10 useful dietary advice for people allergic to nickel

Nickel allegy

by Gianluca Tognon

Nickel is an omnipresent oligoelement and it is the most widespread cause of allergies to metal.
Allergy to nickel is a recurrent problem that can develop at any age, and affects more women than men. Food is considered as one of the main source of exposure to nickel for the populations, and the presence of a certain amount of nickel in a sensible person’s diet can cause dermatitis.

It is not easy to establish which food is to avoid, because generally vegetal foods are richer in nickel than animal foods, and nickel concentration depends on the amount of nickel in the soil where they were cultivated, and on the eventual contamination of the soil with industrial and urban waste, as well as on the distance from nickel foundries to the soil. Some drugs and food supplements also contain nickel.

Here are 10 pieces of advice if you suffer from nickel allergy:

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  1. Avoid all foods characterized by a high concentration of nickel, like cocoa, chocolate, gelatin, soy, oatmeal, legumes (beans, peas, lentils, peanuts), walnuts, hazelnuts and almonds, sunflower seeds and flax.
  2. Avoid canned food, nickel dissociates from the can and moves into the food.
  3. Animal foods generally contain less nickel than vegetal foods. Meat, turkey and eggs are acceptable in a low-nickel diet. Except for some fish varieties that are known to contain high nickel concentrations such as tuna, herring, shellfish, salmon and mackerel, fish can be eaten without problem in the context of a low nickel diet.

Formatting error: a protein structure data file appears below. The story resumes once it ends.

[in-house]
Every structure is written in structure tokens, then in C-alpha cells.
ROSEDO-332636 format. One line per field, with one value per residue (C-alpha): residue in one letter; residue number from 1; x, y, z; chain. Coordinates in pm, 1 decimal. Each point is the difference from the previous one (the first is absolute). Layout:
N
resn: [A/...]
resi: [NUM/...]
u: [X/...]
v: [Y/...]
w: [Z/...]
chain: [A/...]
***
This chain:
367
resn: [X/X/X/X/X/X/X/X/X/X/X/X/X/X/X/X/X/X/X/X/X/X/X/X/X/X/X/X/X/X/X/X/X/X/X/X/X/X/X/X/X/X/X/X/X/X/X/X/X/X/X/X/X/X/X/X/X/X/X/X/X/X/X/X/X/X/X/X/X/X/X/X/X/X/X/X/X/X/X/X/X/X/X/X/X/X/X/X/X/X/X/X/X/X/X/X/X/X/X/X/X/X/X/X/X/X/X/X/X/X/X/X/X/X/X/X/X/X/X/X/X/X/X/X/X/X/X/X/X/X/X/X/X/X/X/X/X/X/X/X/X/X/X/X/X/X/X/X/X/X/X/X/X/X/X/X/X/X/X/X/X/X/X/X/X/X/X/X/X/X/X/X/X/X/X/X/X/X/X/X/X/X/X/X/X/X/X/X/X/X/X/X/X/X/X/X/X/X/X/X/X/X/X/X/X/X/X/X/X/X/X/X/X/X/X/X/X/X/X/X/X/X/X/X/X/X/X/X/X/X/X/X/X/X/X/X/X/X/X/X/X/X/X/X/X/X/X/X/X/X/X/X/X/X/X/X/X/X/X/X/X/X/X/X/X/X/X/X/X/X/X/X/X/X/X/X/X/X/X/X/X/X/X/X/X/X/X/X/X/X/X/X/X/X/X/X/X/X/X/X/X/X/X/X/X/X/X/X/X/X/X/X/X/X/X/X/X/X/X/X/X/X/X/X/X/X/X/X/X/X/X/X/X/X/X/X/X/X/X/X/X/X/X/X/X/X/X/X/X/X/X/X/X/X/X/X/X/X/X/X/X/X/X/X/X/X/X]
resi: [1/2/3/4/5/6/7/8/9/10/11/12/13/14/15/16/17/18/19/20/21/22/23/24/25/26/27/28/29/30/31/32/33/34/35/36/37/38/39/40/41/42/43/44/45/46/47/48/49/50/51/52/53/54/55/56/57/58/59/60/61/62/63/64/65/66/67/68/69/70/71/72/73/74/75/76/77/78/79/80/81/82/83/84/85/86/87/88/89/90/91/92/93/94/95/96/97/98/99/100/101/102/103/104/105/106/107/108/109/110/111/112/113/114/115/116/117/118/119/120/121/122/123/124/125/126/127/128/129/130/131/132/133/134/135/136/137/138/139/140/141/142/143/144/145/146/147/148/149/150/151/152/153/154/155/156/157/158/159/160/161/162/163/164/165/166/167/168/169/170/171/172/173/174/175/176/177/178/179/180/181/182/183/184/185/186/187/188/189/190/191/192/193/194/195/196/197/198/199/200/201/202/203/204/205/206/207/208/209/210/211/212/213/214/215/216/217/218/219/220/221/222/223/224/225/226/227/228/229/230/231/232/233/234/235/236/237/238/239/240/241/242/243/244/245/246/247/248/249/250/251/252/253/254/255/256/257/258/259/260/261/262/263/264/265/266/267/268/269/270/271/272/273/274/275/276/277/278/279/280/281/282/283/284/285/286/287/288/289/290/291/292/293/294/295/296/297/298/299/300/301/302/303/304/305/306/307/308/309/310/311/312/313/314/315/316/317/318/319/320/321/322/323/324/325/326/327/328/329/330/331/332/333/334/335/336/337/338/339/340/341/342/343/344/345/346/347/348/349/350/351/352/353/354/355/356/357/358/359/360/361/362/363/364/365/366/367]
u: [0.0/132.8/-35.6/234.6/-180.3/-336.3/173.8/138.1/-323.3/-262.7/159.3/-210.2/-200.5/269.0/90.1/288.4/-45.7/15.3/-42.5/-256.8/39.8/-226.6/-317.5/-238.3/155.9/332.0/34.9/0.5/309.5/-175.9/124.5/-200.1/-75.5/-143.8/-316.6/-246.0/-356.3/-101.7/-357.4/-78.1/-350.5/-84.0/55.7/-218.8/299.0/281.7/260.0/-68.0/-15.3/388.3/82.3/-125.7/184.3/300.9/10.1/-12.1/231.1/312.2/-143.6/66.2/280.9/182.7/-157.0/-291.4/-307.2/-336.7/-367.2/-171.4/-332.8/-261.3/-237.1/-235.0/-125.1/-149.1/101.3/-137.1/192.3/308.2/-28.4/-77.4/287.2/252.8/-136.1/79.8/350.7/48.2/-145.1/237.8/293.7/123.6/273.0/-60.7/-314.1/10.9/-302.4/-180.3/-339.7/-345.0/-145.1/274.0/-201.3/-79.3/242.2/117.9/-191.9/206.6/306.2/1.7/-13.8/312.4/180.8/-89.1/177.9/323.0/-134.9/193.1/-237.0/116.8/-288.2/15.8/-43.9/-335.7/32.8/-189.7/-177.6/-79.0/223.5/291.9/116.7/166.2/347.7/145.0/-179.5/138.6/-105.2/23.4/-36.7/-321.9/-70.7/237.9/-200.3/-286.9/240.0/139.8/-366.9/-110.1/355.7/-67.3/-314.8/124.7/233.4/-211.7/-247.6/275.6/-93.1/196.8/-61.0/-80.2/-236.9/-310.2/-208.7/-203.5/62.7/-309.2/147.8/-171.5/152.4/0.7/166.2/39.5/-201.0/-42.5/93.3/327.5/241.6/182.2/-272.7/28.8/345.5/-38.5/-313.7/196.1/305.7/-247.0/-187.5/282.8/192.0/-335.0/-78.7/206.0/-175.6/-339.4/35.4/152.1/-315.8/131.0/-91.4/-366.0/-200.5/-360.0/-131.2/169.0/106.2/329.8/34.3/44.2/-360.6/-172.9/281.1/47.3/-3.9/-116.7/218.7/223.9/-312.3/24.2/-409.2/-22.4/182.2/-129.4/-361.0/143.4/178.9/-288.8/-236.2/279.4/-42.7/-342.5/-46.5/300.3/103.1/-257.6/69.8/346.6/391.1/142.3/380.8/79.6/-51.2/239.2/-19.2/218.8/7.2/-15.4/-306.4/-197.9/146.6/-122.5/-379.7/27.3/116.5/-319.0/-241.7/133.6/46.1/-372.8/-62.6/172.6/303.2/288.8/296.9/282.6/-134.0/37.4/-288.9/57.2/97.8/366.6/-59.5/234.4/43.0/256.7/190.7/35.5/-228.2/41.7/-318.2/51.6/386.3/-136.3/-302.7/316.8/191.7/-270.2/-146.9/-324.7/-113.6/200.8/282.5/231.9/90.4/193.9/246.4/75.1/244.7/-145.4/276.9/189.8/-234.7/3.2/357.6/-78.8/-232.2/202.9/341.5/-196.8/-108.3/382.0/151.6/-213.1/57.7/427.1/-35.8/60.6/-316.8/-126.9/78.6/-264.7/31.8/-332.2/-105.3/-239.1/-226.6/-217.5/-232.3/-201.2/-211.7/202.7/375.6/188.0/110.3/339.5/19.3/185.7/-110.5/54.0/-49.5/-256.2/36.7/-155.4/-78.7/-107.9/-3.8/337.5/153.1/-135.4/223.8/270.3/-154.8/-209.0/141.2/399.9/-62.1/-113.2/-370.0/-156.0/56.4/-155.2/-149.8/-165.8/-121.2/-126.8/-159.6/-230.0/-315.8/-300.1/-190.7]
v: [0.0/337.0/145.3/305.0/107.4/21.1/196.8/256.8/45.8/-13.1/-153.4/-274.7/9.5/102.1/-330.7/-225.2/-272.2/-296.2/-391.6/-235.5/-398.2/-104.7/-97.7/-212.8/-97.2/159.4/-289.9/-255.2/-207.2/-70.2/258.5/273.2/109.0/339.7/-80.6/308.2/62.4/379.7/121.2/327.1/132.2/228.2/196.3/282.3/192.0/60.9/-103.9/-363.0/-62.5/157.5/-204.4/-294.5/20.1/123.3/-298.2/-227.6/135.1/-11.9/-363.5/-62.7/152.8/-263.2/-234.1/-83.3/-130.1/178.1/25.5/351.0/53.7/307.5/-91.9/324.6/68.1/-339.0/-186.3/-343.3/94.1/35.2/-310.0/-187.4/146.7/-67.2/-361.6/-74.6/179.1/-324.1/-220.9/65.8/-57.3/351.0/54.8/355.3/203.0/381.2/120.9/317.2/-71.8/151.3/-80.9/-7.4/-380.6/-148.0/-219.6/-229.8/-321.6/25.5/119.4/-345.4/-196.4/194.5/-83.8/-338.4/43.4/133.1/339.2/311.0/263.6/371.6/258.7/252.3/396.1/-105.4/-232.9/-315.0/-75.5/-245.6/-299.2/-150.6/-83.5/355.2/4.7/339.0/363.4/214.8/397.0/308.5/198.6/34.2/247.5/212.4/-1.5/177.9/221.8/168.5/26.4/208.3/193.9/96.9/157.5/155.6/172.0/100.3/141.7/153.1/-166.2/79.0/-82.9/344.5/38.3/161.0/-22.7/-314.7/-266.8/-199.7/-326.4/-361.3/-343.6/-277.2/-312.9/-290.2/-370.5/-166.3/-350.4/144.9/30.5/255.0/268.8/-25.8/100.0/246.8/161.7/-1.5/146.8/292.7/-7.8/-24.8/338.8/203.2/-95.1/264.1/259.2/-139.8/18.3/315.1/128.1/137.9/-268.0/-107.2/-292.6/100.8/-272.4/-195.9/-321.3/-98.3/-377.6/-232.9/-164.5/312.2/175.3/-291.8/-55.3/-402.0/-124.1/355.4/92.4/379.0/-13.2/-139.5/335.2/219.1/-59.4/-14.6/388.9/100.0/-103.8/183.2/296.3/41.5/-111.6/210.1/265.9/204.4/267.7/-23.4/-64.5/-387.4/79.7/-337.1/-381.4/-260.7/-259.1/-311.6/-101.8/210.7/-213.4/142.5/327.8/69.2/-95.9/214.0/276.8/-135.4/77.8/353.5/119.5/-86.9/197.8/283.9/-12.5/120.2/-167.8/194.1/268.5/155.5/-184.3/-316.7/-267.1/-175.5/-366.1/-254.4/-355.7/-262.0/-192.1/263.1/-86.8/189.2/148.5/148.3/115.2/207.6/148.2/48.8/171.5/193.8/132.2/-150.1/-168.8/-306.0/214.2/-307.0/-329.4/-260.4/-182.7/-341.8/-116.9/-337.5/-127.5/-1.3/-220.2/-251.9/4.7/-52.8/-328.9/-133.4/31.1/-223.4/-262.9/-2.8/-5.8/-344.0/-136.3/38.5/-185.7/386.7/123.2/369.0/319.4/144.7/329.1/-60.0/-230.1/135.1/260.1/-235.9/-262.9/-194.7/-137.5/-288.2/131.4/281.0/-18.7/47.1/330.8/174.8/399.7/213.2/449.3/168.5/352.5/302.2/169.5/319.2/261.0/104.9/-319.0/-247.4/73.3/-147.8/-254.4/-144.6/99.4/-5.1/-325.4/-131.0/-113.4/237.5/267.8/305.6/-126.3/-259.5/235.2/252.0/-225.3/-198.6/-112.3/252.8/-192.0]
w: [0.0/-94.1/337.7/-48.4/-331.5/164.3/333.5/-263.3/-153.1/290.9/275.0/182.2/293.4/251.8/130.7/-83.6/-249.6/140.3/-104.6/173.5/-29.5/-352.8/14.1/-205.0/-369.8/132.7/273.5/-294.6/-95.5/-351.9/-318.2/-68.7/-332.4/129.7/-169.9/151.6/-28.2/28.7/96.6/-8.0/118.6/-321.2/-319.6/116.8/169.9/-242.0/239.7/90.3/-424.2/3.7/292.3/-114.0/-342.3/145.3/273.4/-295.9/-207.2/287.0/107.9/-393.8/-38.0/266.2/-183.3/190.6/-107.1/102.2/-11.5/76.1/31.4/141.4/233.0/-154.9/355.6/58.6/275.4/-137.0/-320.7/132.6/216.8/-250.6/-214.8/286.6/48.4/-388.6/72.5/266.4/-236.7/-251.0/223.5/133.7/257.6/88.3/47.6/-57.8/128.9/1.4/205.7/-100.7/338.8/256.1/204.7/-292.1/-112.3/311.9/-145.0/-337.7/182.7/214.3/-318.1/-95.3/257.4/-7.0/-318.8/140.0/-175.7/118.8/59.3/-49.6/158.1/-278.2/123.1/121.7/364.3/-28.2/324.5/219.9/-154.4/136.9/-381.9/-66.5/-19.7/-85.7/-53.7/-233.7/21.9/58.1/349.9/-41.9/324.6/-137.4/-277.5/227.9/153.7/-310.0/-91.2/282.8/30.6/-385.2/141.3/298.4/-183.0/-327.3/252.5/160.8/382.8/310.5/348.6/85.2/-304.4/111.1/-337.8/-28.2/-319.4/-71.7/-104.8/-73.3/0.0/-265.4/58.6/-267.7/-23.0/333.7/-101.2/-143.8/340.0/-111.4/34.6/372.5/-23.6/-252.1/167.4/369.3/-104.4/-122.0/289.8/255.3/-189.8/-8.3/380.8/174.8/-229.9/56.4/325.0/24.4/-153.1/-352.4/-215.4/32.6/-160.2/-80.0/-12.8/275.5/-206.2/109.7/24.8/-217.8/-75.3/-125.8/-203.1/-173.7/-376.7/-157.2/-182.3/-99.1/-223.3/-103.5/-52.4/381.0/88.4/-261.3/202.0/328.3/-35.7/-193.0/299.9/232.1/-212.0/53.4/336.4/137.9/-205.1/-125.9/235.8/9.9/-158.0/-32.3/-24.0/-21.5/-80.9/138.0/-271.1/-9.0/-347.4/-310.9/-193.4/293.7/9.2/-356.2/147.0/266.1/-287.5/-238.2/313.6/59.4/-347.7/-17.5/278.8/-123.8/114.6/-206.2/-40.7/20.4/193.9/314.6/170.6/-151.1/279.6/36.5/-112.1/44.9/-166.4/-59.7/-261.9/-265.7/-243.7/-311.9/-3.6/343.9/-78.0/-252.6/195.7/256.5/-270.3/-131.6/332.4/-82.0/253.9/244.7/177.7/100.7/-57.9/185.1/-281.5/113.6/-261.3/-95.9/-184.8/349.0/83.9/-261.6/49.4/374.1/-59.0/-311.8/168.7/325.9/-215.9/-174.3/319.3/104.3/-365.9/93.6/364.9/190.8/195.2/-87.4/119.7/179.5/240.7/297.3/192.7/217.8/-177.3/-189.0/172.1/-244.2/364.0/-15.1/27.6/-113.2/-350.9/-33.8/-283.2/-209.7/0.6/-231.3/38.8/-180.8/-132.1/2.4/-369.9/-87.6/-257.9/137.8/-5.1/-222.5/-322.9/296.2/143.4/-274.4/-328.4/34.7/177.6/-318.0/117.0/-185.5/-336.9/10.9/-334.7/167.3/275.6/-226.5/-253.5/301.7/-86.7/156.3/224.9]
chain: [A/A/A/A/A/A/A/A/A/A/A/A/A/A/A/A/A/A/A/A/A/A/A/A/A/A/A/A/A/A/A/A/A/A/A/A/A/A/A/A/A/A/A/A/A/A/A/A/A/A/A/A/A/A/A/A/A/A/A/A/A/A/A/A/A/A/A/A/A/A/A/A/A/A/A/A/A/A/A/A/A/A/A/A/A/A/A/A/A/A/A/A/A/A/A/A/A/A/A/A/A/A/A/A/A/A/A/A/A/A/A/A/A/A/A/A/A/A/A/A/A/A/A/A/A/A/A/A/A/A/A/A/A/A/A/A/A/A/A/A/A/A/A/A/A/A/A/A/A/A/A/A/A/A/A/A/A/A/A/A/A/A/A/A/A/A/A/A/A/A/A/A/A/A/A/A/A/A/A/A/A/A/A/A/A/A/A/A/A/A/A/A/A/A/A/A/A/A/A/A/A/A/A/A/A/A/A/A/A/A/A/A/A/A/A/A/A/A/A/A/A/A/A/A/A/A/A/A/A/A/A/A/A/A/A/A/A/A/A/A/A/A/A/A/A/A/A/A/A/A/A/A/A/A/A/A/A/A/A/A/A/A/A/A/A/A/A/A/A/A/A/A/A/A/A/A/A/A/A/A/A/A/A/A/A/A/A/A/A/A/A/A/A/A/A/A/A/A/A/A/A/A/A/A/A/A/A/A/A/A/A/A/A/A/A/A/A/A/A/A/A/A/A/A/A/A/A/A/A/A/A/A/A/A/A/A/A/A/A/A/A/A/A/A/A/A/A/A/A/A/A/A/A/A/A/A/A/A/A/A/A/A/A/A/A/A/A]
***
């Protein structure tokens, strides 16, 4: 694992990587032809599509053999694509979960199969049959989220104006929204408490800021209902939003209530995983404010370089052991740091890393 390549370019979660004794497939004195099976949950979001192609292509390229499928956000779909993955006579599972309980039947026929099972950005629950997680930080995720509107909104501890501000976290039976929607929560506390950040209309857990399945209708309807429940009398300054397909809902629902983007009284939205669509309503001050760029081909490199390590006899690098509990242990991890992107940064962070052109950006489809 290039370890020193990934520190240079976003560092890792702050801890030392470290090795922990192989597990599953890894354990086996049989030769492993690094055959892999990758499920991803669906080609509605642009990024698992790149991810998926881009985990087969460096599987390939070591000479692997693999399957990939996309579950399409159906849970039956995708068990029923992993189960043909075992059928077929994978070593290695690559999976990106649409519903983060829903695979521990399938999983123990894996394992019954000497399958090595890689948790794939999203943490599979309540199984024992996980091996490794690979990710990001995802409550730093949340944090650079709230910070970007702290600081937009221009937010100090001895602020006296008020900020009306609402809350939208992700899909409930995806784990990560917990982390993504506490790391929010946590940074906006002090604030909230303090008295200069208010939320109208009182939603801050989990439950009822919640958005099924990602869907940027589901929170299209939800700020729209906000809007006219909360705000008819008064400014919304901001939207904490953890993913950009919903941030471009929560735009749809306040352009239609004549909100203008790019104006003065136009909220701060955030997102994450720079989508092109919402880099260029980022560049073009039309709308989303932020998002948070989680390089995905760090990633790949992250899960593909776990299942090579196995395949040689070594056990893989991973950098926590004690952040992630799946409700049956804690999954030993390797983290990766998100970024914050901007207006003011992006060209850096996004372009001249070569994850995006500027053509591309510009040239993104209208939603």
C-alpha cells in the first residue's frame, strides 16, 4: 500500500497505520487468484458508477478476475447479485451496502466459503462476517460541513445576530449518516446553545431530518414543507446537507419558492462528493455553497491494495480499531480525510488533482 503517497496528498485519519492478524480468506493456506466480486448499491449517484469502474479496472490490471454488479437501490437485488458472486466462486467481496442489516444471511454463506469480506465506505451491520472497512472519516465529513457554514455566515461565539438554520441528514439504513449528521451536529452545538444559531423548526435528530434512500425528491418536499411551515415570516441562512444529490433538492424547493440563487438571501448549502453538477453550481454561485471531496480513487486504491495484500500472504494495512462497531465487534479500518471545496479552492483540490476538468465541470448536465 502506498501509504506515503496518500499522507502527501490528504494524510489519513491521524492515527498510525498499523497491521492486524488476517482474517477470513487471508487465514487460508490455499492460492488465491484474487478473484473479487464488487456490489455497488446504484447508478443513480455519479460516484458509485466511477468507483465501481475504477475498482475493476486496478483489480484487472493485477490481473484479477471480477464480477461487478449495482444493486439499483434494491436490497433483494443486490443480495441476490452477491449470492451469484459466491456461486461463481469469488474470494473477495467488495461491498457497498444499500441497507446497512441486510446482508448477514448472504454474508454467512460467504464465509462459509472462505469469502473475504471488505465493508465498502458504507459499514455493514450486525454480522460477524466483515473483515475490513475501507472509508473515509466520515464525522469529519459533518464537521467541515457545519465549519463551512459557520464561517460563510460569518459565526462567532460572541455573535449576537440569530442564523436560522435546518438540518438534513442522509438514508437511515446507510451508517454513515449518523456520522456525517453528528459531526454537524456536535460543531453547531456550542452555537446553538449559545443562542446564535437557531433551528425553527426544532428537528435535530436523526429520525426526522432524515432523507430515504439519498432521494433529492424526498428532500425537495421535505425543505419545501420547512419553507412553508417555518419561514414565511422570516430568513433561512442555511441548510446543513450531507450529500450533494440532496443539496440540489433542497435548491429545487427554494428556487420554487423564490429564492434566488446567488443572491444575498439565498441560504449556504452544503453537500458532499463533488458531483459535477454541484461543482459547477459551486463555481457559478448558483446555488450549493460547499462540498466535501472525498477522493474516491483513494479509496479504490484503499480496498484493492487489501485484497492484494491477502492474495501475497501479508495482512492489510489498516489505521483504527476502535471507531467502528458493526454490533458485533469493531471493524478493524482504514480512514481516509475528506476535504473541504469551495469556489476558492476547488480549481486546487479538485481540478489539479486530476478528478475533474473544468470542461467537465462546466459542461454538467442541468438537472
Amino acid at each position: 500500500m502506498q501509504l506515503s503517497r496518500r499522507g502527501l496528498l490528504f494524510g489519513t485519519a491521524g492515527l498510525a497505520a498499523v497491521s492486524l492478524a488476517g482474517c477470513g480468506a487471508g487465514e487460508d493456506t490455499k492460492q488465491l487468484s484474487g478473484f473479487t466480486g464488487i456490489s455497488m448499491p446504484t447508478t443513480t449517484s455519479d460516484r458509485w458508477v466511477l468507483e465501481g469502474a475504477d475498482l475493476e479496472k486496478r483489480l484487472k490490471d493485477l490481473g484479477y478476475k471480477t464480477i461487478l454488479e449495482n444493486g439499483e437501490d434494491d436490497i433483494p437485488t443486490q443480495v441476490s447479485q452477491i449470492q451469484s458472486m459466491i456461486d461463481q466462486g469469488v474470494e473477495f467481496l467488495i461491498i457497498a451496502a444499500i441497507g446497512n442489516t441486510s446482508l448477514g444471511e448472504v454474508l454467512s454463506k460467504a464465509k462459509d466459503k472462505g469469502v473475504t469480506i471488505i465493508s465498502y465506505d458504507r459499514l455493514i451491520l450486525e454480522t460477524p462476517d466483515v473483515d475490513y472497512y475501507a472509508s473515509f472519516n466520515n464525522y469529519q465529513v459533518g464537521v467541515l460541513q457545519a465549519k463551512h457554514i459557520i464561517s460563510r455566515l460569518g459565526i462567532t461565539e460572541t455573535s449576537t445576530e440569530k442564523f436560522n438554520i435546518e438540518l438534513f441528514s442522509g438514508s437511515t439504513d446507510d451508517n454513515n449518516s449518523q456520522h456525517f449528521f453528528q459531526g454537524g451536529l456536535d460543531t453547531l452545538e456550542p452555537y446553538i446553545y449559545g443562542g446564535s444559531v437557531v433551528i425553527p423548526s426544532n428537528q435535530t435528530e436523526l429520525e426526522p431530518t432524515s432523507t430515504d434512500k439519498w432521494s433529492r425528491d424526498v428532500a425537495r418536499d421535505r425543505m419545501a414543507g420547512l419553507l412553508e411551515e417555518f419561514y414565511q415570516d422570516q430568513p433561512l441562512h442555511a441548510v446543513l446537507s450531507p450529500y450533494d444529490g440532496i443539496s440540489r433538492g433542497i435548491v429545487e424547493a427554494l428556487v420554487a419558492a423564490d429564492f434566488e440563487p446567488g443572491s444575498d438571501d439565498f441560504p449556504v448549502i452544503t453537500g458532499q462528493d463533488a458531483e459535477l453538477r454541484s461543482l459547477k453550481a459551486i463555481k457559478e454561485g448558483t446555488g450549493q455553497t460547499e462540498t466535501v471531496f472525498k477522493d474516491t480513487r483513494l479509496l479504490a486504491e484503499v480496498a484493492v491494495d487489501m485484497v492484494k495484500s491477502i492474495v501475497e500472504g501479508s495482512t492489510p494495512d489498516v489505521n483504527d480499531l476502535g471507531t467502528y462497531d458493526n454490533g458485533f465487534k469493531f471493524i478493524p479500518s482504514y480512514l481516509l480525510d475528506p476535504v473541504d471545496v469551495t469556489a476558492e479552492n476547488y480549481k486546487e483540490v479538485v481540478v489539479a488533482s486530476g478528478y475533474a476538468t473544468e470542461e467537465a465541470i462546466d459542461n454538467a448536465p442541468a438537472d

4. The amount of nickel in milk is low. Therefore, milk and milk products such as butter, cheese, cottage cheese and ricotta can be eaten safely.
  5. The amount of nickel in cereals is low. Therefore, grains like rice, wheat or corn (including corn flakes, popcorn, etc…) are allowed.
  6. Potatoes, cabbage and cucumbers can be eaten. However, green onions and garlic, should be consumed in moderation.
  7. Green leaves should be eaten sparingly because of the possibility of containing considerable amounts of nickel. Young leaves are to be preferred, because they contain lower amounts of nickel. Consuming mushrooms is not a problem.
  8. Concerning fruit, bananas can be consumed sparingly, as well as apples (max. 3-4 per week) and citrus (max. 4 times per week).
  9. Tea and coffee can be consumed sparingly (max. 2 cups per day).
  10. While cooking, metal utensils must not be used and will be replaced with plastic utensils. Acid meals (eg. tomatoes, tomato sauce) should not be cooked in stainless steel dishes because the acids can promote the transfer of nickel to the food. The first stream of water that comes out of the tap in the morning should not be drunk or used for cooking because nickel can be released from the tubes during the night.
Gianluca Tognon

Gianluca Tognon

Gianluca Tognon is an Italian nutrition coach, speaker, entrepreneur and associate professor at the University of Gothenburg. He started his career as a biologist and spent 15 years working both in Italy and then in Sweden. He has been involved in several EU research projects and has extensively worked and published on the association between diet, longevity and cardiovascular risk across the lifespan, also studying potential interactions between diet and genes. His work about the Mediterranean diet in Sweden has been cited by many newspapers worldwide including the Washington Post and The Telegraph among others. As a speaker, he has been invited by Harvard University and the Italian multi-national food company Barilla.

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About Me

I’m an Italian nutrition coach, speaker, entrepreneur and associate professor at the University of Gothenburg. I started MY career as a biologist and spent 15 years working both in Italy and then in Sweden.

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